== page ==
Paul Thomas Anderson: A Connoisseur of Toxic Masculinity

An exhaustive video essay examines the emotional struggles of the men across this auteur's filmography.

There Will Be Blood

An exhaustive video essay examines the emotional struggles of the men across this auteur’s filmography.

There is certainly no shortage of video essays about Paul Thomas Anderson. All eight of Anderson’s films have received immense praise from critics and are ripe for thorough examination. His work is complex, but not indecipherable or unknowable. There are rare moments of true inscrutability that occur with something like Charlie Kaufman’s Synecdoche, New York. The director’s latest film, Phantom Thread, did cause a rift in audiences, with some reading the movie’s depiction of its central relationship as celebrating male dominance and control over women, especially the male artist.

One of the latest videos focuses on just that idea, on the many dysfunctional men of Anderson’s films and how their struggles often function as the primary conflict. The characters are not just lost souls at sea, they are poisonous, often to the detriment of those they love. The new video essay, by Julian Palmer of Discarded Image, focuses on Anderson’s most recent film not in celebration, but in a continued examination of toxic masculinity. The core dynamics of many of his films focus on the tense power dynamic between two men, such as the star Dirk Diggler and the director Jack Horner in Boogie Nights, the oil tycoon Daniel Plainview and the preacher Eli Sunday in There Will Be Blood, or the wayward Freddie Quell and the cult leader Lancaster Dodd in The Master. Even when the central focus of one of his films is not two men, it is in the sole masculine presence in a world of women that manifests the drama and conflict like in Phantom Thread and Punch-Drunk Love.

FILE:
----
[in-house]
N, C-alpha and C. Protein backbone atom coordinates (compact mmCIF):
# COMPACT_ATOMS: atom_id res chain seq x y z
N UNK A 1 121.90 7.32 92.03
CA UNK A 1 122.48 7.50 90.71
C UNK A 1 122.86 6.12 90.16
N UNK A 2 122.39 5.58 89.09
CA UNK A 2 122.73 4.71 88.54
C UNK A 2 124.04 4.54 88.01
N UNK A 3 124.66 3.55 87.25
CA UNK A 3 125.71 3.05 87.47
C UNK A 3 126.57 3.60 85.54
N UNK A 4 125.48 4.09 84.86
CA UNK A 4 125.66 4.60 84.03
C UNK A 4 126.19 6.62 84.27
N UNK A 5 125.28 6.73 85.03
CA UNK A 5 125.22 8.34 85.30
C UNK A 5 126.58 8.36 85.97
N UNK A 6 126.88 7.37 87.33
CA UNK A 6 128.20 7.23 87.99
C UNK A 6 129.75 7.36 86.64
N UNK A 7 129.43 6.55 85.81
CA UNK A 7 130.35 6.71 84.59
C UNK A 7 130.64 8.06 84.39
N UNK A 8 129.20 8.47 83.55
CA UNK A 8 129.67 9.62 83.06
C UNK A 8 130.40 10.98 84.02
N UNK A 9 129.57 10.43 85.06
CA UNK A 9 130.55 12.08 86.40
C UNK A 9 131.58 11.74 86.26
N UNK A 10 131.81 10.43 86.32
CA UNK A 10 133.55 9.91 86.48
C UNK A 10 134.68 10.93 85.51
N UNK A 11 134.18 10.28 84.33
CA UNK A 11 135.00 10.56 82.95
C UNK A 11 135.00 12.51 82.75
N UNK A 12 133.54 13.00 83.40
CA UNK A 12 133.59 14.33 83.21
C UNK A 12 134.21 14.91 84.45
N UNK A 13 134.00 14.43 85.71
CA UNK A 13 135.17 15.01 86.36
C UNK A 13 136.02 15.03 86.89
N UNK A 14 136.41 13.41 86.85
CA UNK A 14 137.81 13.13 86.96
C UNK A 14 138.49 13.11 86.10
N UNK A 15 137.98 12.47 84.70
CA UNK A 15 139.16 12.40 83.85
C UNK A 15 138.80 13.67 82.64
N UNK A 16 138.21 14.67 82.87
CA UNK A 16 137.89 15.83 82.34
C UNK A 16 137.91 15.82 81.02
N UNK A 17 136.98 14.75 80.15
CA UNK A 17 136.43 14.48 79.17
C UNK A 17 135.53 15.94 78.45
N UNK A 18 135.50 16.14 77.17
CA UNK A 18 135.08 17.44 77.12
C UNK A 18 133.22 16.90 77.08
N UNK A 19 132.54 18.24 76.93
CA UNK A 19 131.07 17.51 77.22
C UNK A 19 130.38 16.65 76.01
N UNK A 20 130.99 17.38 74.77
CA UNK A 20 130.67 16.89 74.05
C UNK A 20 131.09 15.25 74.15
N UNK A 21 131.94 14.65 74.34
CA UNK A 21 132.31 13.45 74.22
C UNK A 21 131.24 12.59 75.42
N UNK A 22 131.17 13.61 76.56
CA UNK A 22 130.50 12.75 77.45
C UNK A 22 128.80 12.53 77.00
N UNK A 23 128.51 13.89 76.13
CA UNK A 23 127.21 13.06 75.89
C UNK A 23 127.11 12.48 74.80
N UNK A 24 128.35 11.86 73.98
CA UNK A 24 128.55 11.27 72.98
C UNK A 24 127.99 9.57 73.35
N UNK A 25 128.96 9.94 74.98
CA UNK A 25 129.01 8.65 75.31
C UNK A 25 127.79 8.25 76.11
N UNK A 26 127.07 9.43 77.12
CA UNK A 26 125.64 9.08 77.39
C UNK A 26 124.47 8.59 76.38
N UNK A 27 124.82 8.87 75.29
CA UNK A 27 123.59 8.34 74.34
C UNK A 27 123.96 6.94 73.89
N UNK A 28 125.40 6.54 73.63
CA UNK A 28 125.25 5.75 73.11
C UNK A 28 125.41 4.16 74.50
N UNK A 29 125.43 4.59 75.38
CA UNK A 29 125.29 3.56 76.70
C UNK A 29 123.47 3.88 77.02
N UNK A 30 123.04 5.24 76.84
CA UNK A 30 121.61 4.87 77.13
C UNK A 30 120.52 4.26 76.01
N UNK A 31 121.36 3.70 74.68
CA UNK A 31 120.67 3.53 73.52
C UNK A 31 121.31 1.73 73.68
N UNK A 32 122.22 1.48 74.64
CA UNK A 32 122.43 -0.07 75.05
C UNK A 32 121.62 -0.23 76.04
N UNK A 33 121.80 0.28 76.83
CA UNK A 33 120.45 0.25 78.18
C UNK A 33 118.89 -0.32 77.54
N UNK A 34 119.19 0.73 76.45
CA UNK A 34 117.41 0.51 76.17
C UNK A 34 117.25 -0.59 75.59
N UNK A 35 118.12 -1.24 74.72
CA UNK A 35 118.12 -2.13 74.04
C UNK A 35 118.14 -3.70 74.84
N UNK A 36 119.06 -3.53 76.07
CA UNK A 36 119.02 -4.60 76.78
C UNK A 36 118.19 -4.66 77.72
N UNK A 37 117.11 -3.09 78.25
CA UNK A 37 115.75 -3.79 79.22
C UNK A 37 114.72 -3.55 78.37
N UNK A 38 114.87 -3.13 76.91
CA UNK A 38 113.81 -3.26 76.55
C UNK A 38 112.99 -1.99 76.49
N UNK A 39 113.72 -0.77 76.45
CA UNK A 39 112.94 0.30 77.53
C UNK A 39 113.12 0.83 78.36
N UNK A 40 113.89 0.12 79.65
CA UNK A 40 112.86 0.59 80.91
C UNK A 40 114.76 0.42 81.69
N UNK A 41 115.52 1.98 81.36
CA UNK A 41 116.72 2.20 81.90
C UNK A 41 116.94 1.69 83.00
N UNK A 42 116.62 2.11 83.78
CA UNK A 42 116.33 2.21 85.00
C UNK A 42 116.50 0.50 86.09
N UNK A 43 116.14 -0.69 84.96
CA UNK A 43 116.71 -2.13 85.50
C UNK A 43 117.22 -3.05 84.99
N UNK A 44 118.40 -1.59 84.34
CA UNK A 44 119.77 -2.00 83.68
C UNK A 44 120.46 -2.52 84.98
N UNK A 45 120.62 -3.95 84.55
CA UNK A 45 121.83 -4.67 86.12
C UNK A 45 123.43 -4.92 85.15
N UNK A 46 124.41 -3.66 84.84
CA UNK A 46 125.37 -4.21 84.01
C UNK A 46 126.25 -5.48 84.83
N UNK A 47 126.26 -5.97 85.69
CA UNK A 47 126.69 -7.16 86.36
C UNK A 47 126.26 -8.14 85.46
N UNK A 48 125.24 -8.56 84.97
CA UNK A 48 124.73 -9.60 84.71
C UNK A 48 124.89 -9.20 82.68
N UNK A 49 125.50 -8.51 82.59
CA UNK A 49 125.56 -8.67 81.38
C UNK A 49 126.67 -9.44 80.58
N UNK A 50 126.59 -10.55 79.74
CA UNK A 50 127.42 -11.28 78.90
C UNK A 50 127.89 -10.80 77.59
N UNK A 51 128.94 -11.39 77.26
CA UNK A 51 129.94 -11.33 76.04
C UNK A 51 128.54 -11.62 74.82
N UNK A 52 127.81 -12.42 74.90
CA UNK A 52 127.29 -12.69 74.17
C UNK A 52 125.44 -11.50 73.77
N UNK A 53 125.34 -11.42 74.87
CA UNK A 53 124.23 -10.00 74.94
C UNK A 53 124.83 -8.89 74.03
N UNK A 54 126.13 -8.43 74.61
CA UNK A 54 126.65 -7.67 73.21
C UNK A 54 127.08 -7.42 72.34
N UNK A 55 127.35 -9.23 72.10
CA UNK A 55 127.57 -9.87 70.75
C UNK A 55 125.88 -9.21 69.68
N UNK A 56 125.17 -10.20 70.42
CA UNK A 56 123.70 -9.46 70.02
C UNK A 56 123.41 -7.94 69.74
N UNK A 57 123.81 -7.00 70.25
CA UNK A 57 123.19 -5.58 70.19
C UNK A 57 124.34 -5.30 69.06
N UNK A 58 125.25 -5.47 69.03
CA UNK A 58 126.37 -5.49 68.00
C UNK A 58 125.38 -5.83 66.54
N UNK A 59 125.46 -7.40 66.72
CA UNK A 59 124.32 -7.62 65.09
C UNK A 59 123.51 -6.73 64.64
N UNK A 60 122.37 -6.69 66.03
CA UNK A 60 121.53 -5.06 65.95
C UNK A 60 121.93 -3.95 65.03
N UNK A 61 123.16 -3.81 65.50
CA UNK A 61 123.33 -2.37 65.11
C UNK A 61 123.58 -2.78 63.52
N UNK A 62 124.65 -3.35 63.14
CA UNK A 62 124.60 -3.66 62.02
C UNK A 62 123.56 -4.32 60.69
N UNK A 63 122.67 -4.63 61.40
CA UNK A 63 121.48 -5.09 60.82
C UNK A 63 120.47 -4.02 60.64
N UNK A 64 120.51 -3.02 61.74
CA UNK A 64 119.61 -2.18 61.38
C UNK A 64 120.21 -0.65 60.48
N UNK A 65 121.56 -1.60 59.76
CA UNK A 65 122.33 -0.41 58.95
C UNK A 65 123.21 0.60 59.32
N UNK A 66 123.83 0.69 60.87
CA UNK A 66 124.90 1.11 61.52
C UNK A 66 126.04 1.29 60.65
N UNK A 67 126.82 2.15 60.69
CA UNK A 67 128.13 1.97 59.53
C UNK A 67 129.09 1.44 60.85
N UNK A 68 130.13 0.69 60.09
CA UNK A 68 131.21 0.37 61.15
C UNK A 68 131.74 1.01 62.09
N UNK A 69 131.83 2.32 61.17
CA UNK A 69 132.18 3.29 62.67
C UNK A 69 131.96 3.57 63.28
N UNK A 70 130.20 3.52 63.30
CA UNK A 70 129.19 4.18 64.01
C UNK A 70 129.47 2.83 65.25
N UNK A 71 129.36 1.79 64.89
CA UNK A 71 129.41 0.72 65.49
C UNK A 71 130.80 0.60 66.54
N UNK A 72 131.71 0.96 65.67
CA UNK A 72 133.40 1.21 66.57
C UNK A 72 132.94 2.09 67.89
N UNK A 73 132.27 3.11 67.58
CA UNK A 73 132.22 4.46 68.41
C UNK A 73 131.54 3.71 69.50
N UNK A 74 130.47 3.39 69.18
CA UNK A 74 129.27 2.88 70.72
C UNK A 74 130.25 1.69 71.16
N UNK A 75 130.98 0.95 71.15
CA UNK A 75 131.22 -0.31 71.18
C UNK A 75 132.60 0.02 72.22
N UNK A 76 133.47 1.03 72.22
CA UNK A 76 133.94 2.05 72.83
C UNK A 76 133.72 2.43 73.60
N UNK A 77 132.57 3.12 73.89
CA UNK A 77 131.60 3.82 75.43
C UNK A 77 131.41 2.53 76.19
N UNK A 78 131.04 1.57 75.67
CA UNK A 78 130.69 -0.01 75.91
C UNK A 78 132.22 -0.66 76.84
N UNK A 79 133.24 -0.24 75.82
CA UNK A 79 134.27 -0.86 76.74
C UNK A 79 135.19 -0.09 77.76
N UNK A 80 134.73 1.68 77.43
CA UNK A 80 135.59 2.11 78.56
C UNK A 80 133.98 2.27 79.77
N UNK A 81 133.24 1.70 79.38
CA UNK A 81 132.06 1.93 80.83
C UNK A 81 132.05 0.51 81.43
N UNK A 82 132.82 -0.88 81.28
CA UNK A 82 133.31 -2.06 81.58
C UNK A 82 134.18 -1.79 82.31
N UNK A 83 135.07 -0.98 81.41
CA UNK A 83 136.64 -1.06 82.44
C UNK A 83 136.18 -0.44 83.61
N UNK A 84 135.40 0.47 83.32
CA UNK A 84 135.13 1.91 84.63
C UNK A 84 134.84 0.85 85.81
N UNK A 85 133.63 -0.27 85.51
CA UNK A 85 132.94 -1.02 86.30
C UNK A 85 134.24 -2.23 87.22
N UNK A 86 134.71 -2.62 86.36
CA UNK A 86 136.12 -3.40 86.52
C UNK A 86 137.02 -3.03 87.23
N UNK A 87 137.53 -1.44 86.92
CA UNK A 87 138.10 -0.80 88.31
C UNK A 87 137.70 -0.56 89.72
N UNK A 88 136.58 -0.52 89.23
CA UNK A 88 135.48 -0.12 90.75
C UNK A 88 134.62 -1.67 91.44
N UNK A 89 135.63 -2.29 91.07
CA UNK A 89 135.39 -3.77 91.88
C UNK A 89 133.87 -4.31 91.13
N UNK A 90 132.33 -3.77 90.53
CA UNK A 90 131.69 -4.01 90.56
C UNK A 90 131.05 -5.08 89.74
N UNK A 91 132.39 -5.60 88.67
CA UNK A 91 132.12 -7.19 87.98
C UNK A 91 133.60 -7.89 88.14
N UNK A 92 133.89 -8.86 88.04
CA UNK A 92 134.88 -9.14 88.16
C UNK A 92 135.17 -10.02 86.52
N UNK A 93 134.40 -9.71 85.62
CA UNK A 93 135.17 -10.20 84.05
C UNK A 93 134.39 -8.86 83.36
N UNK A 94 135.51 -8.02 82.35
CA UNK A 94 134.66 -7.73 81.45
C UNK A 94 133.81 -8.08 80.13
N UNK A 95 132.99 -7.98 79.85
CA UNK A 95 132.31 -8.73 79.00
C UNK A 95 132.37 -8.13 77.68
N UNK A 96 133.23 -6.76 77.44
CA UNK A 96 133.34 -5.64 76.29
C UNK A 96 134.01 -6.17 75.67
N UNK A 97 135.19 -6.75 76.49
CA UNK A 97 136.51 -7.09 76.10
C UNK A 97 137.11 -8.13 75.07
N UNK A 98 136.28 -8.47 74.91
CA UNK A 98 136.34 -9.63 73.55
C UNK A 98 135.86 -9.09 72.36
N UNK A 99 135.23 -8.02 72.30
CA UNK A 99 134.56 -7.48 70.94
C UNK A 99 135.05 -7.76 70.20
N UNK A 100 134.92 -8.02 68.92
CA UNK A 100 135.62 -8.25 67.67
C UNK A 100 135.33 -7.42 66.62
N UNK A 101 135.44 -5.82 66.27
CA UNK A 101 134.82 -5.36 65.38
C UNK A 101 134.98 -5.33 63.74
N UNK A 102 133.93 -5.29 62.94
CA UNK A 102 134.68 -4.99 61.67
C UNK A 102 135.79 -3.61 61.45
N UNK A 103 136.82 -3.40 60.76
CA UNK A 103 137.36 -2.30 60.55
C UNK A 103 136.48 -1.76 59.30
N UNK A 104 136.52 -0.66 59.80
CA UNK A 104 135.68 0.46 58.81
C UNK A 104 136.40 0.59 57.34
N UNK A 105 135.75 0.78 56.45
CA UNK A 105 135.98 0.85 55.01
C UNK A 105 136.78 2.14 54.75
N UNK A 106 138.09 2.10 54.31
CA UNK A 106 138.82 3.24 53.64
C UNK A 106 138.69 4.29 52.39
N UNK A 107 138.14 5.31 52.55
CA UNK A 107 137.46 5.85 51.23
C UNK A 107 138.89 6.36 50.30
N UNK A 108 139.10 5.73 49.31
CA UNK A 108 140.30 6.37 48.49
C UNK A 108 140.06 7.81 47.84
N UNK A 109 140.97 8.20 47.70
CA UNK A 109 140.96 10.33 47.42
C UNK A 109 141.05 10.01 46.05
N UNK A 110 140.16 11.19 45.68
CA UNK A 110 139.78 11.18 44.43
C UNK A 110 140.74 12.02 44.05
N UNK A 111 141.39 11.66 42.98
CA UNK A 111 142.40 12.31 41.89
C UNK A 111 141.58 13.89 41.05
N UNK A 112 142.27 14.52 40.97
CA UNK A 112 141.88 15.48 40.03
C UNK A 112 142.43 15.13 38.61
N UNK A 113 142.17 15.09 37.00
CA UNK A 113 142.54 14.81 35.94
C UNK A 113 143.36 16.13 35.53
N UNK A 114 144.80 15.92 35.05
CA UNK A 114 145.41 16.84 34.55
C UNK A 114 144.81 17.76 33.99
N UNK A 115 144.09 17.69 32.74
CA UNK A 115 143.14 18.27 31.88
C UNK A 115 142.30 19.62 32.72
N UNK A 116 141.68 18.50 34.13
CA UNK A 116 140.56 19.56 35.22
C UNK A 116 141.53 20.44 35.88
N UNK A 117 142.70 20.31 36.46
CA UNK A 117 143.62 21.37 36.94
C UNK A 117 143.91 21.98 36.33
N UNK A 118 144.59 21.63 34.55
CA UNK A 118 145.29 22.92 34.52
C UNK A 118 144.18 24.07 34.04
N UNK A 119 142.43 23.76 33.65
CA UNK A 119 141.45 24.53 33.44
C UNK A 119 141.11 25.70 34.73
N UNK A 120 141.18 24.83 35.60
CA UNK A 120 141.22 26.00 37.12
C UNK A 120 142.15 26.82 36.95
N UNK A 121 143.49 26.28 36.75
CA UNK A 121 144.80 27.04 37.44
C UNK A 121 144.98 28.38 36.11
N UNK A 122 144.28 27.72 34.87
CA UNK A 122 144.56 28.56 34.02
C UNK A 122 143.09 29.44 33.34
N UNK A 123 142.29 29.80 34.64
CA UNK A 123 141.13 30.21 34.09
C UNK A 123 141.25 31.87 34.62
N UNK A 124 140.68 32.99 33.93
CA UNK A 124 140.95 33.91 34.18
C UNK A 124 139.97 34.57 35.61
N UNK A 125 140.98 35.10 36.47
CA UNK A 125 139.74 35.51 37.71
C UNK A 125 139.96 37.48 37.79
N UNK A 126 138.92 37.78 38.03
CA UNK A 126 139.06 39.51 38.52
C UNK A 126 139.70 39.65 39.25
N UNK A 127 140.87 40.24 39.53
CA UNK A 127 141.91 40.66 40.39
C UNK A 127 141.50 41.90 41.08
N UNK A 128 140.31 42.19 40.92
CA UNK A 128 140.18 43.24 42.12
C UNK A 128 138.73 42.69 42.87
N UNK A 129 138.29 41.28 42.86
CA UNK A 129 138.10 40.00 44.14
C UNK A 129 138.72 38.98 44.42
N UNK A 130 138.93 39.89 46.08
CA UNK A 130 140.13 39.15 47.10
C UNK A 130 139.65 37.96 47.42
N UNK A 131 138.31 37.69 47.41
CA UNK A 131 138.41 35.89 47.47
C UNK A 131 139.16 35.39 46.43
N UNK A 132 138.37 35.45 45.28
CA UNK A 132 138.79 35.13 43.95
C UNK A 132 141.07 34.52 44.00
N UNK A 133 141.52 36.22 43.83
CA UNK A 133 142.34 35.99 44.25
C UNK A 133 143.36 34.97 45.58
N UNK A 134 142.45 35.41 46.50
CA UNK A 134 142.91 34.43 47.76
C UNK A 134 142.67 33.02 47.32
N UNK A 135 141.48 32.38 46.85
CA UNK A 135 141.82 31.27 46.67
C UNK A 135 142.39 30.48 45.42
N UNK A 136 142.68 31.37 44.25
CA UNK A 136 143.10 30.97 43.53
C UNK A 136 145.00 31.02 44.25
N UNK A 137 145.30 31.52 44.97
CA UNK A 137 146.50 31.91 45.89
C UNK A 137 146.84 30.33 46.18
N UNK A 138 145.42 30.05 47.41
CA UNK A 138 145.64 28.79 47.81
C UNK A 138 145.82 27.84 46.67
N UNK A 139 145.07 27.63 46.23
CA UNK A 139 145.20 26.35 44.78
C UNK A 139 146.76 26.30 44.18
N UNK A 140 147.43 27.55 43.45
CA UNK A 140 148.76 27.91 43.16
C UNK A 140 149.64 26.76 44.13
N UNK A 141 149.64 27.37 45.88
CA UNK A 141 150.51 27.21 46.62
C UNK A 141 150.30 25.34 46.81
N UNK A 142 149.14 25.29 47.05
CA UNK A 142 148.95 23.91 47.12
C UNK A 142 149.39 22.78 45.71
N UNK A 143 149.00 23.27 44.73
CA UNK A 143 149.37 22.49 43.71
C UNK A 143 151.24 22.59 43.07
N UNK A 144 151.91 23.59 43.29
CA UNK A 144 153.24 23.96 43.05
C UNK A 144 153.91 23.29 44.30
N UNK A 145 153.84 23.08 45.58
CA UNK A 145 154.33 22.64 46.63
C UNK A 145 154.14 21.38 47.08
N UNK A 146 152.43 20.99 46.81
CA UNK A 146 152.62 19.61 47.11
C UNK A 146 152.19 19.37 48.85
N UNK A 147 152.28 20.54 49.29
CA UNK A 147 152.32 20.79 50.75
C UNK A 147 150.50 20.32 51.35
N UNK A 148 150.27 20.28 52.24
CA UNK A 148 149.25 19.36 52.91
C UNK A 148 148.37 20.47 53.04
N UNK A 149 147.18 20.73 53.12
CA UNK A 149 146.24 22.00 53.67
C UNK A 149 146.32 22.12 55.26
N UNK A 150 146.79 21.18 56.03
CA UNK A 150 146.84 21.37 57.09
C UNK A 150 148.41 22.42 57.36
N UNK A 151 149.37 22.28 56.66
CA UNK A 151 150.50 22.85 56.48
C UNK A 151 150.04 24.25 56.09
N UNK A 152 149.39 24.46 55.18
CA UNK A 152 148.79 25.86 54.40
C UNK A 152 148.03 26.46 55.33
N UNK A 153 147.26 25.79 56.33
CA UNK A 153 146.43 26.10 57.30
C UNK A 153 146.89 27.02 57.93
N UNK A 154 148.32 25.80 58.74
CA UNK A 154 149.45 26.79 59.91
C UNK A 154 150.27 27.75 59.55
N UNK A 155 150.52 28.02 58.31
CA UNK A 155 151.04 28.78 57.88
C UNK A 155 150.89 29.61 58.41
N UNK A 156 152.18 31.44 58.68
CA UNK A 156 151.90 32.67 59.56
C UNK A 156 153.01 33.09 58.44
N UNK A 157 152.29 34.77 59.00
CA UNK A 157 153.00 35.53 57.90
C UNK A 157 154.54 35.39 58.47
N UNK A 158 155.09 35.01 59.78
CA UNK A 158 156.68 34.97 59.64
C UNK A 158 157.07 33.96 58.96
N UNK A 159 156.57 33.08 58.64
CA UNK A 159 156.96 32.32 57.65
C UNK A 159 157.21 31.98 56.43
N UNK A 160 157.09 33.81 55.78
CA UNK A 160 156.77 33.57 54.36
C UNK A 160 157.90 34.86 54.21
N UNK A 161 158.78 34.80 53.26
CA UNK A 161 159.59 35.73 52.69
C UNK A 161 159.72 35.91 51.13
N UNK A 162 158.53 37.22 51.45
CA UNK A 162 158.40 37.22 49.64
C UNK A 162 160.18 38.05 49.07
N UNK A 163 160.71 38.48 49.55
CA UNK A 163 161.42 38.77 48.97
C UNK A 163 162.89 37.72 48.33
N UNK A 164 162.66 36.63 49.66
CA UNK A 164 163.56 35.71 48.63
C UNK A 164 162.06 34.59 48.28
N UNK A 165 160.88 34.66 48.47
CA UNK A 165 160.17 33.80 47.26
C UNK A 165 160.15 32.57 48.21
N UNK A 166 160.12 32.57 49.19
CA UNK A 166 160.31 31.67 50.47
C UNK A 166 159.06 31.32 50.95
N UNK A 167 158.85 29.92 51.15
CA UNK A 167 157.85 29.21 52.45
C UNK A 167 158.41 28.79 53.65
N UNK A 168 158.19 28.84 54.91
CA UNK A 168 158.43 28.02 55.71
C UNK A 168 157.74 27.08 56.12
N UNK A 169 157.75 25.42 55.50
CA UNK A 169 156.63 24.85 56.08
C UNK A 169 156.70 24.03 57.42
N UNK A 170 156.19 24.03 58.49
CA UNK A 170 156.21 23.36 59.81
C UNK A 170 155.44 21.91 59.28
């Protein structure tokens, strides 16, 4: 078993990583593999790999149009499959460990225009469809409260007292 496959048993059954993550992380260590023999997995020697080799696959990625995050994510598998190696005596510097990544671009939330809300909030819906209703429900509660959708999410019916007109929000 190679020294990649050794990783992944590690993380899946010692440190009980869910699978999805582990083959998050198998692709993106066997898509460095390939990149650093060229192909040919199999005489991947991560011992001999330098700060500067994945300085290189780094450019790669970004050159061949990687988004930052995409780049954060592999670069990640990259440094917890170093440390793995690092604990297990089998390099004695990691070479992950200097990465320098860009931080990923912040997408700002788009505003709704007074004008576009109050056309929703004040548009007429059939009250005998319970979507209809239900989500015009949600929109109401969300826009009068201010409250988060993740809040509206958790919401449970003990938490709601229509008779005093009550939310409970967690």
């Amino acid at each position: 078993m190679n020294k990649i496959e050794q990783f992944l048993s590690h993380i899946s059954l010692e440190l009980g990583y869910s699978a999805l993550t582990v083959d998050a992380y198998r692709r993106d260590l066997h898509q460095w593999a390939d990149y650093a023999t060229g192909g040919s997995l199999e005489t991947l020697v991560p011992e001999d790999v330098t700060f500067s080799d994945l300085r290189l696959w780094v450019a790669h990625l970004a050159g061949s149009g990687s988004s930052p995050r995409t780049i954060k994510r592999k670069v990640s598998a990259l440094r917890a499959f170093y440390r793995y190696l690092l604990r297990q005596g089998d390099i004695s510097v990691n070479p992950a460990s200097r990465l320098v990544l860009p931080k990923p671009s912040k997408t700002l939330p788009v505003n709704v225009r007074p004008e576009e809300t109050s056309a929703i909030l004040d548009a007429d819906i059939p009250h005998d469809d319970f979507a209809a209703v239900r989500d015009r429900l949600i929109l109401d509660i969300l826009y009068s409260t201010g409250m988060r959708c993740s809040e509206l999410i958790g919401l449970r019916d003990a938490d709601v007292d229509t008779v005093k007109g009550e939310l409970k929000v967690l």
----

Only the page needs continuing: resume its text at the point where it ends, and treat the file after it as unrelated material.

These uncompromising men need balance in their lives, according to Palmer, and the women in the film can provide that. While some critics maintain that Phantom Thread is a sexist portrayal of a relationship with an artist, in reality, it is Alma, like Peggy Dodd of The Master and Shasta Fay Hepworth of Inherent Vice, who holds most of the power. With Alma, we are given the opportunity to see how she seizes power after being subjected to Reynolds’ uptight, controlling environment and his many rules. In Anderson’s films, toxic masculinity is often an influence, not one that he ignores or even praises but one that he consciously wrestles with.

Watch the twisted individual protagonists become a brotherhood of difficult and damaged men in the video below:

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